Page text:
After more than a decade of legal challenges and project revisions, Cadiz seems to be within striking distance of getting its water supply project off the ground.
GLOBAL WATER INTELLIGENCE, Vol. 15, Issue 2
February 18, 2014 – In a white paper released on 28 January, consulting firm Stratecon estimated that the proposed Cadiz water project could result in $6.1 billion in savings and avoided costs for southern California over a 50-year period.
Cadiz hopes to clear the last of its legal hurdles by this summer, allowing it to move forward with phase I of the project, which proposes taking 50,000 acre-feet (61.6 million m3) of groundwater from under the Mojave Desert and delivering it to the Colorado River Aqueduct under a take-or-pay structure via a 43-mile pipeline. The underground basin is estimated to contain 17-34 million acre-feet of water, with a recharge capacity of 32,000 acre-feet per year. Phase II of the project – which has yet to be permitted –proposes using the basin as a water bank, in which project partners could store surplus supplies in wet years.
All six of the project’s current partners, which include four municipal agencies and two private utilities, purchase water from the Metropolitan Water District of Southern California (MWD). Stratecon predicts that Cadiz’s cheaper water will lead to $719 million in direct savings for its partners over 50 years. Cadiz CEO Scott Slater confirmed that water from the project will cost roughly $500 per acre-foot ($0.41/m3) at the wellhead, as opposed to the $630 per acre-foot ($0.51/m3) charged by MWD.
Those customers will also be less likely to face water shortages with the Cadiz pipeline running, leading to an estimated $628 million in avoided drought mitigation and emergency water sourcing costs, the Stratecon report found. The Cadiz supply should also relieve pressure on other existing sources, meaning that water users not taking part in the project will also be less likely to face shortages, resulting in avoided costs of $1.4 billion over 50 years. The storage component of the project is expected to save a further $631 million, based on the assumption that project partners would use Cadiz’s underground basin as a storage tank in times of surplus and draw from that store in times of drought.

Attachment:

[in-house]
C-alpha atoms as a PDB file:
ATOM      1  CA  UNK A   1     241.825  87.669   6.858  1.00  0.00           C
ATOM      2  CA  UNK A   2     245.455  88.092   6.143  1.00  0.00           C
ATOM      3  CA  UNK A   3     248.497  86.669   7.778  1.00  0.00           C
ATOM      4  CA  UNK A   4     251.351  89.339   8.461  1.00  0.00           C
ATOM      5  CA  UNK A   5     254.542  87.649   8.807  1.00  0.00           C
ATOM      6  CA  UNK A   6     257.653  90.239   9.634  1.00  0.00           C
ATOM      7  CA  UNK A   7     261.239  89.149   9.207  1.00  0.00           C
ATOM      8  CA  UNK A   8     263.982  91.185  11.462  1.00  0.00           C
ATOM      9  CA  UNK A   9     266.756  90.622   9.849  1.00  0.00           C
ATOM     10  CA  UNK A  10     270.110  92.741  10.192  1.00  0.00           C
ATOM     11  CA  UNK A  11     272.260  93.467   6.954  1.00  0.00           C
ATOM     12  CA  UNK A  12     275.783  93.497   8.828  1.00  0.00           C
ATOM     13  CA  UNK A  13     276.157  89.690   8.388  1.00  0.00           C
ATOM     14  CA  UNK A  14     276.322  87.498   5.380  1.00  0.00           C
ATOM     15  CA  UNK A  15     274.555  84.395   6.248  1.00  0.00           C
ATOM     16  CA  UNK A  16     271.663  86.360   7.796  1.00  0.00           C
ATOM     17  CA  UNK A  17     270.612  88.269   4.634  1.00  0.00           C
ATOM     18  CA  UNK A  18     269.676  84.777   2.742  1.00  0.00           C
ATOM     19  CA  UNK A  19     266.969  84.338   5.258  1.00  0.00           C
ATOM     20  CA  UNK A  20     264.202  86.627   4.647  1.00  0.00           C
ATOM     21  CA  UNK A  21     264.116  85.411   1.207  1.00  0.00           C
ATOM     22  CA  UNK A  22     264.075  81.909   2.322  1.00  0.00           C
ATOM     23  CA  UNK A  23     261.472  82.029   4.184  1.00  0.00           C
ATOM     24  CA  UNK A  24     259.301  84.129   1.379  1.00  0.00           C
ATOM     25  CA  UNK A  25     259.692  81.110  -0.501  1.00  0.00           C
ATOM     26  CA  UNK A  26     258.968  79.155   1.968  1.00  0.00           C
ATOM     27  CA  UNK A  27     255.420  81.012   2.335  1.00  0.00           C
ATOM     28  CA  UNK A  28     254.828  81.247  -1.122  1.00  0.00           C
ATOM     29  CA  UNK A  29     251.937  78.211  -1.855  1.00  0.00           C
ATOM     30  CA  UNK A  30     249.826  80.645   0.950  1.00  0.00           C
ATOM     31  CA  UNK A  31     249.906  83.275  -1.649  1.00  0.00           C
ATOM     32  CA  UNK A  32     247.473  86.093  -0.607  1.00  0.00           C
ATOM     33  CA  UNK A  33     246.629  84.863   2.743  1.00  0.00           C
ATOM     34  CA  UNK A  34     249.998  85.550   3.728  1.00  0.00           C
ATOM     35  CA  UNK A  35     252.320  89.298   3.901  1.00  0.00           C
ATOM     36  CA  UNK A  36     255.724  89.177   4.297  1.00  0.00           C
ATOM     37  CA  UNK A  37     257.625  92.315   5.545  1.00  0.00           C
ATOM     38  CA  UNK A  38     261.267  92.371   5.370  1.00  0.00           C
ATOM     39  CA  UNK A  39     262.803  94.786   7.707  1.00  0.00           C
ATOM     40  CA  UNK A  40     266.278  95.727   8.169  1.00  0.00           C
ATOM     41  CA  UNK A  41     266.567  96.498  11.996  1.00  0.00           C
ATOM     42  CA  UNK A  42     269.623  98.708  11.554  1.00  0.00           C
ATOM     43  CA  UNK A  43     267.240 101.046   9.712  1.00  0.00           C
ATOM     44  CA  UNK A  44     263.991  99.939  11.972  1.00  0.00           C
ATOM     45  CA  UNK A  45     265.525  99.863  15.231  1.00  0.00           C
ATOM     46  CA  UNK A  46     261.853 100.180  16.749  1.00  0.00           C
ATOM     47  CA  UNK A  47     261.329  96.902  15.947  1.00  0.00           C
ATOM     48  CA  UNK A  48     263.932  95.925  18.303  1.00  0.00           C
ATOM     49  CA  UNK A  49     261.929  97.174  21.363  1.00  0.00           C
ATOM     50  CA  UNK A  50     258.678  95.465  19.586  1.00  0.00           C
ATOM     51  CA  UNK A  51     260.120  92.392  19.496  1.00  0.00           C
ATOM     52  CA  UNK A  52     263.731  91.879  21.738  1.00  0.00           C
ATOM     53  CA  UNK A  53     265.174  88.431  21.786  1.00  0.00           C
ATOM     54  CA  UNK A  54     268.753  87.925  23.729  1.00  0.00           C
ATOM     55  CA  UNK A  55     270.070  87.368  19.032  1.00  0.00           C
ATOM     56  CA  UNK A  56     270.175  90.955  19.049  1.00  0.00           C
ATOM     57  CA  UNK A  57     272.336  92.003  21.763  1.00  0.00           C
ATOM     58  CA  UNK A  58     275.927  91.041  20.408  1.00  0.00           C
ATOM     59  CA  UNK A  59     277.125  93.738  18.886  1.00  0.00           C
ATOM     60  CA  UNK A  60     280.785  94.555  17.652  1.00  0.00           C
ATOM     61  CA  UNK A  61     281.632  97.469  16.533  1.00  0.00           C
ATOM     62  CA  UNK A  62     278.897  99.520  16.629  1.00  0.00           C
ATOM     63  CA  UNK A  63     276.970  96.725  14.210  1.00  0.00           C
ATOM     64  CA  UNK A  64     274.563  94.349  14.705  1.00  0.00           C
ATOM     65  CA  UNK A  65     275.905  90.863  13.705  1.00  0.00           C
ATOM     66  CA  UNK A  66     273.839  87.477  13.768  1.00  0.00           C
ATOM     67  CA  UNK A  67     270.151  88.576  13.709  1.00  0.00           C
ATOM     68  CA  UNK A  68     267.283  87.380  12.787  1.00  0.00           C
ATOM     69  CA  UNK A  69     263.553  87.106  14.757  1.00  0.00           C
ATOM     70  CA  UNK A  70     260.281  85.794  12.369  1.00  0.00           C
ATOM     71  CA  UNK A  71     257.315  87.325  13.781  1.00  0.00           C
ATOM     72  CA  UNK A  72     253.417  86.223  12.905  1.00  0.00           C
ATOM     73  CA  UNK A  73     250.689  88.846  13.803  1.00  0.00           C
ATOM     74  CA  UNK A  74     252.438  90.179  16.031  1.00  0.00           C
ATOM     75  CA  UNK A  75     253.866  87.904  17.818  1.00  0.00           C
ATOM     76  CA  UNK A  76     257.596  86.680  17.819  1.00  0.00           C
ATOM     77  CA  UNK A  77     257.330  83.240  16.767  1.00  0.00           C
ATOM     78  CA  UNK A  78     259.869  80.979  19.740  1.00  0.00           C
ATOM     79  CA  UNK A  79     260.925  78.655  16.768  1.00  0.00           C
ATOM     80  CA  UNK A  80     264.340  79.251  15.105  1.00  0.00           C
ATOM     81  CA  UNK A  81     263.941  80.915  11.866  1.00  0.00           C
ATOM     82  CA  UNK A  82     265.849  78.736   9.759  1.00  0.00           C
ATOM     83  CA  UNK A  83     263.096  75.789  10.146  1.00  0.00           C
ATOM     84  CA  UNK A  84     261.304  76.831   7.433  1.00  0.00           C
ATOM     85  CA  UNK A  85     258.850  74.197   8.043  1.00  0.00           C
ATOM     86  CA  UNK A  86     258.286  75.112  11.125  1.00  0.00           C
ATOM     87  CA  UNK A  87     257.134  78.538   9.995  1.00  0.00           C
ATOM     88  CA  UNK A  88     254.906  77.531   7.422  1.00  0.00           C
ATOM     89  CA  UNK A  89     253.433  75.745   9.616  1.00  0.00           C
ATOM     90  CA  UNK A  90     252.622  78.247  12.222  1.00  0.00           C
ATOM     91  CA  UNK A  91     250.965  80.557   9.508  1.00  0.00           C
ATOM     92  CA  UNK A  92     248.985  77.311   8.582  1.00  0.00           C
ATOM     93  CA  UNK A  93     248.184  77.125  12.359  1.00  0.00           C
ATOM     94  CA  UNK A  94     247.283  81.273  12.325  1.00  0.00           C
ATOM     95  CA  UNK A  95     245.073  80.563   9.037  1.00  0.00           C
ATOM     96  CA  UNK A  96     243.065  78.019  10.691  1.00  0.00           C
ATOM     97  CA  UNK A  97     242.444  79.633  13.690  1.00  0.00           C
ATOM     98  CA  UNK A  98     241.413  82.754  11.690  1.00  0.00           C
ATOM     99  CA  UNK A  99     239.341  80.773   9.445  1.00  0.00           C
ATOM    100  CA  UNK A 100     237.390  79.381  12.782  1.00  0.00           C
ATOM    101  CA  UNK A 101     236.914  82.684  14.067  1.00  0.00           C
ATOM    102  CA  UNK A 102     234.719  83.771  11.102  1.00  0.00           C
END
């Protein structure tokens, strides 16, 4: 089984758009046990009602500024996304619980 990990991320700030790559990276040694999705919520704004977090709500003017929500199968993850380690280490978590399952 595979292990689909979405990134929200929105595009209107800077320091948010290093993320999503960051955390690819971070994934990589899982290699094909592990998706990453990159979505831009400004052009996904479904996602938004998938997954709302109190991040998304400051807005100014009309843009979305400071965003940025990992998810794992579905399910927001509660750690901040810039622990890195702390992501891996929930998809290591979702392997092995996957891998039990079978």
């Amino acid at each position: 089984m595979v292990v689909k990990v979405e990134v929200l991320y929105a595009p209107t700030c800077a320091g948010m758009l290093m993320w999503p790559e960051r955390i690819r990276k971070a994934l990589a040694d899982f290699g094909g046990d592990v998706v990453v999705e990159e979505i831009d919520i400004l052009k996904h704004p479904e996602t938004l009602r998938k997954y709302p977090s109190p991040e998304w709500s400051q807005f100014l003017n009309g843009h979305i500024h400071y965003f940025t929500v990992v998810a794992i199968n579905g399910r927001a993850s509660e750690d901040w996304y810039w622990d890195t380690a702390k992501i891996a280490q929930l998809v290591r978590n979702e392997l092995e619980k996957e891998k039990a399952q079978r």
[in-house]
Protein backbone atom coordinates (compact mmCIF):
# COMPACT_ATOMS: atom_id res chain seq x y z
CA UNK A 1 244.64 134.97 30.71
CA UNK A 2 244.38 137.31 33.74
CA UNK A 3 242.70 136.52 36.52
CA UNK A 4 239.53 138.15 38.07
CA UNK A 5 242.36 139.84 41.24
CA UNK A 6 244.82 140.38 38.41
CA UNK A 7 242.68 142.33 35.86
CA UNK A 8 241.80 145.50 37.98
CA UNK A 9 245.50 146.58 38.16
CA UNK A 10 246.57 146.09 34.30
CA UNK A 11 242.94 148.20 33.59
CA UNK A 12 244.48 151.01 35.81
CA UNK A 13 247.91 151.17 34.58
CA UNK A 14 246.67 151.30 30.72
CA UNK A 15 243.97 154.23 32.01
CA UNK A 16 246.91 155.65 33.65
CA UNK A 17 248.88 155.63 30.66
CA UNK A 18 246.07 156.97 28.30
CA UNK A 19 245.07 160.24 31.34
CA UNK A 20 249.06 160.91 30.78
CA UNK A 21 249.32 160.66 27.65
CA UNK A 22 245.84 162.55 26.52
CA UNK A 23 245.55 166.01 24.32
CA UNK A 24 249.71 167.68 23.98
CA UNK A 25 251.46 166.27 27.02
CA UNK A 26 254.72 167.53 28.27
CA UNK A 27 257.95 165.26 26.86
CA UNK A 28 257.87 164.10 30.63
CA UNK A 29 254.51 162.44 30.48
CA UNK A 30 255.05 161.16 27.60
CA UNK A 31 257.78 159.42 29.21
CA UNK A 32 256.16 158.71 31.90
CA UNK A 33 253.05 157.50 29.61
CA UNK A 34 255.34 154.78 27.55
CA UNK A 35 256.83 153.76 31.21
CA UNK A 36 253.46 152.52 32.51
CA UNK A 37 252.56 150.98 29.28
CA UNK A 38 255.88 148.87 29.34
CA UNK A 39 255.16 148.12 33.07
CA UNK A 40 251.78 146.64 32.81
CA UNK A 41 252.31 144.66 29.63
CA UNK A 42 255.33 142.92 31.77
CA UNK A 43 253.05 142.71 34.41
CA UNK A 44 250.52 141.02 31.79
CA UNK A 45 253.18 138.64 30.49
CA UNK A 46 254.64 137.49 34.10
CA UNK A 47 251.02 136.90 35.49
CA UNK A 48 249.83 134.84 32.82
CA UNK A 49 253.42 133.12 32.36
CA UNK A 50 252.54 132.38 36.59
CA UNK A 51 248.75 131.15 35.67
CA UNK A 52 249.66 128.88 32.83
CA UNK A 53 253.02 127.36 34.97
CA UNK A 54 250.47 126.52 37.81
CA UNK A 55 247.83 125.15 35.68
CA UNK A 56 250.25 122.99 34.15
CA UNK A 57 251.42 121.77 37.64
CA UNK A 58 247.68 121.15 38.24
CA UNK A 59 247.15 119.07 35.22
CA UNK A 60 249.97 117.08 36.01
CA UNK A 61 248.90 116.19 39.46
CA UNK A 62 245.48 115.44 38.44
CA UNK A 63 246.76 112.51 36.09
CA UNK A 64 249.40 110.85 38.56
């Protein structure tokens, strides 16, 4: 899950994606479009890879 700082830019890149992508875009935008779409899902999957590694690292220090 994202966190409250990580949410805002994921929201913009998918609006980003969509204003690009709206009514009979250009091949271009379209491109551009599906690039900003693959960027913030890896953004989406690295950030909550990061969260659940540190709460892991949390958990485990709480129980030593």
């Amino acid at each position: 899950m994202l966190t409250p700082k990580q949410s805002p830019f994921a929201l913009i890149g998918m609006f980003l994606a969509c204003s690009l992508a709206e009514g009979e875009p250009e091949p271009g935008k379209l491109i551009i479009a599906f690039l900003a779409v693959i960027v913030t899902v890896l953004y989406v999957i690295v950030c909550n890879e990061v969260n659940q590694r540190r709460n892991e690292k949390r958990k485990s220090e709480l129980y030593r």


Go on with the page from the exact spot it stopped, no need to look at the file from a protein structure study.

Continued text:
The report also found that the project’s economic benefits will still be high in the unlikely case of mandatory withdrawal cutbacks. San Bernardino County, which has invoked its privilege to review the environmental impact of the project, has required that Cadiz cut withdrawals by 40% if groundwater levels drop by 80 feet within the first 15 years of the project. Nevertheless, the odds of the water being drawn down so quickly are almost zero, according to Slater. And if the county does intervene and withdrawals are cut, the report estimates that the project will still generate $5.2 billion in savings over 50 years, despite the reduced production.
The question of demand persists, however. Most large cities near the Cadiz project site claim to have enough water despite California’s drought (see story p8), and the project’s economic projections could be undercut in future by water from the proposed Bay Delta Conservation Plan (BDCP). Slater is unconcerned, arguing that the BDCP – which is not guaranteed to succeed – is unlikely to meet the state’s long-term demand. The severity of the current drought is greater than any projections used to model the BDCP, meaning that long-term shortages are still likely, even assuming the BDCP moves forward. The new report estimates that even if the BDCP is fully realised, the Cadiz project is still expected to save the region $5.0 billion, Stratecon president Rodney Smith told GWI. If the BDCP arrives in tandem with the mandatory 40% cutback described above (a worst-case scenario for Cadiz), the project’s economic benefit will still be $4.4 billion over 50 years.
Slater said that final legal appeals could last into the summer of 2015, which is when construction of the water pipeline is likely to begin. The Santa Margarita Water District (SMWD), one of Cadiz’s municipal partners, will operate the project and handle the tendering for design and construction. Slater said that the project could utilise various financing options. Cadiz’s partnership with SMWD means that public and private money could be on the table, and he hinted that Cadiz might consider private equity financing as well. Construction of the well field and pipeline is expected to cost between $200 million and $250 million, and the project’s first water deliveries could take place in 2017.
Slater is also optimistic that the deal’s various milestones will positively affect Cadiz’s share price, which was hovering just above $7.00 as GWI went to press. “As those risks and uncertainties are removed, the stock price and the valuation will increase commensurately,” he assured us.